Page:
For example, the code of the Mesopotamian city of Eshnunna in the early second millennium B.C., developed a century before the more famous code of Hammurabi, left no doubt what would happen if you punched a man in the face: a fine of 10 shekels of silver (a bargain compared with the levy for biting off his nose, which would cost 60). As long as people could go about their business without fear of getting their noses bitten off, the social brain could productively throb.

As distant cities became linked through commerce (much of it orchestrated by written contract), culture acquired a kind of disaster insurance. Any valuable meme—the concept of the chariot or of coins—would spread so fast from city to city that it could survive any catastrophes that afflicted its birthplace. The world’s data-processing system was getting better at making backup copies.

That’s why so much Roman culture survived the disintegration of the Western Empire. The most prolific memes had long since spread to Byzantium if not beyond, and would keep replicating themselves even as Western Europe struggled to regroup. Thus the astrolabe would eventually be reintroduced to the area via Islamic culture, which thrived during the early Middle Ages. Meanwhile, in Asia, key memes would arise—the spinning wheel, even printing—and some would migrate all the way to Europe.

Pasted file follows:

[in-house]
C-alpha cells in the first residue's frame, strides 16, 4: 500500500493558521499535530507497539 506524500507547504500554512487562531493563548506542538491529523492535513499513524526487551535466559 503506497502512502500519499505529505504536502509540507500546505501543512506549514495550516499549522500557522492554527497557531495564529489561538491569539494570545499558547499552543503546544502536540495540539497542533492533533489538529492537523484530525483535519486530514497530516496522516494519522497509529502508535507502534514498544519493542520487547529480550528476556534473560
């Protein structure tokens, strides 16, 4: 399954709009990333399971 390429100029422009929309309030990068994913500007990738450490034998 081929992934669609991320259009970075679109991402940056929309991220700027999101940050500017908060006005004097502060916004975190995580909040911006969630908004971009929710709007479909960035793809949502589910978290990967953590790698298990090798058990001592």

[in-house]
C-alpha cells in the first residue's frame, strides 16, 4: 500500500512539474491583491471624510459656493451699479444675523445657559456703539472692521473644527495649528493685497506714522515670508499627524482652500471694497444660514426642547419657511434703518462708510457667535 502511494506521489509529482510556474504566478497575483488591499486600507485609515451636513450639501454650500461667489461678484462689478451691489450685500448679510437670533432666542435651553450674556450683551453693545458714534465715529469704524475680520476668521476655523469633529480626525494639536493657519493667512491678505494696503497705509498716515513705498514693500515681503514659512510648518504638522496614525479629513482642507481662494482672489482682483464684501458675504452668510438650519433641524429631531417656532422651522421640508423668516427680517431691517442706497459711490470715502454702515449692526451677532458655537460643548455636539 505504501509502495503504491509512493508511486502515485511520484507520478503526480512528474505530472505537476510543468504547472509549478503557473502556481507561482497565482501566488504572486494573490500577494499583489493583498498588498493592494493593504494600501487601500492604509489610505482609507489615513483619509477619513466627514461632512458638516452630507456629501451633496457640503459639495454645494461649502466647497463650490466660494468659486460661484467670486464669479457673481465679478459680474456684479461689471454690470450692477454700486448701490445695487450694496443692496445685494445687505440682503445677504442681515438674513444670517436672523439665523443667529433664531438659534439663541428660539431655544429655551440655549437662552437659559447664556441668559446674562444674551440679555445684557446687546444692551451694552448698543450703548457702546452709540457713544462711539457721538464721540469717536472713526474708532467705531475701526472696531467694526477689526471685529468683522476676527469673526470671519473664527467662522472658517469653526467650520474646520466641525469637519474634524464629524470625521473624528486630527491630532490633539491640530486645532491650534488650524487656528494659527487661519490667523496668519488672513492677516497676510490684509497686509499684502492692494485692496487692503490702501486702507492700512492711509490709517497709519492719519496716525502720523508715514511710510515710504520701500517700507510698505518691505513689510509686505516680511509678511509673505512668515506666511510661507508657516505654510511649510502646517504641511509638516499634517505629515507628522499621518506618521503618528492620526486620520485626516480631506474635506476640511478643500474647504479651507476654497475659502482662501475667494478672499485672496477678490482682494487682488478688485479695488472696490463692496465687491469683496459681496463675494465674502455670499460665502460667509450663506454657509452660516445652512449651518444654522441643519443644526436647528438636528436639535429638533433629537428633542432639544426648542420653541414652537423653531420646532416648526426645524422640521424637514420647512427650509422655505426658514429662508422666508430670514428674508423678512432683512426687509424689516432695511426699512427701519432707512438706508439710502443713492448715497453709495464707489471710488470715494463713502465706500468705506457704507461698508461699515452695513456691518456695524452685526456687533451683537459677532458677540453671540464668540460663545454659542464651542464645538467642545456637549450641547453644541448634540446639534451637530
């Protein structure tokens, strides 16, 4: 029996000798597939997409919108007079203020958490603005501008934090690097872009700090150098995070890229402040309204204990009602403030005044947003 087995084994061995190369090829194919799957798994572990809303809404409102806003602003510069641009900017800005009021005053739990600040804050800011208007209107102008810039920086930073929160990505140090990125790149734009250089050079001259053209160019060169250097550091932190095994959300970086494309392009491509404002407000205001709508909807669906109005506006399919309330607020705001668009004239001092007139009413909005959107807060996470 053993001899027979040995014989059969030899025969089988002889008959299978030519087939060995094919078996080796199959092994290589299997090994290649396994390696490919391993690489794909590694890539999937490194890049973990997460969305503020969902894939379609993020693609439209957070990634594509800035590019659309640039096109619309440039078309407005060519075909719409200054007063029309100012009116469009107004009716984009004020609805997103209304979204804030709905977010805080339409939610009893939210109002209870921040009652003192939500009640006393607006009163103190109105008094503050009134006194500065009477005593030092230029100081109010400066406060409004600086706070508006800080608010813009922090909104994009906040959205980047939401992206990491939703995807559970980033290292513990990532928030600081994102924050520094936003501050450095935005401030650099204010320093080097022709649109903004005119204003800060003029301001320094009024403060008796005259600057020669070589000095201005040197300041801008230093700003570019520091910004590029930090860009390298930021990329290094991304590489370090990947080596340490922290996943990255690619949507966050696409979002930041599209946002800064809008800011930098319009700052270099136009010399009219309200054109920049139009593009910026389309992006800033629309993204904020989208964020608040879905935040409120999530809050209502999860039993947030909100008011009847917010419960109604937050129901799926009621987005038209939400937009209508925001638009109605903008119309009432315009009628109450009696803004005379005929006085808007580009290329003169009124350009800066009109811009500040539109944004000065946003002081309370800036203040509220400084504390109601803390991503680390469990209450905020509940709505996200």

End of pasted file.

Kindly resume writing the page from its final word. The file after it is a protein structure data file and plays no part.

The movable-type printing press, up and running in Europe by the mid-15th century, was by far the most Internet-like technology in history. Eventually, it would convey detailed news of inventions, allowing people in distant lands who would never meet to collaborate, in effect, on new technologies. “James Watt’s steam engine” was actually lots of people’s steam engine, including the Frenchman who had first shown that steam could move a piston.

The economic historian Joel Mokyr, stressing this sort of international synergy, has attributed Europe’s Industrial Revolution to “chains of inspiration” by which one idea sparked another. But, as we’ve seen, chains of inspiration had been vital to the whole history of technical advance, even the glacial process by which the stone flake inspired the inventor of the stone knife. What was new was how fast the chains were being forged, even across great distances.

In the early 19th century, the coming of the railroad train further sped things up. Paired with increasingly smooth local postal service, the train meant that people thousands of miles apart were separated by only days. With chains of inspiration sprouting wildly, the multinational technical community became an almost unified consciousness. Increasingly, good ideas were “in the air.”

Witness how often the same basic innovation was made independently by different people in different places at roughly the same time. And witness—as testament to the impetus behind easing communication—how often those independent breakthroughs were in information technology itself: the telegraph (Charles Wheatstone and Samuel F.B. Morse, 1837); color photography (Charles Cros and Louis Ducos du Hauron, 1868); the phonograph (Charles Cros—again!—and Thomas Edison, 1877); the telephone (Elisha Gray and Alexander Graham Bell, 1876)—and so on, all the way up to the microchip (Jack Kilby and Robert Noyce, 1958).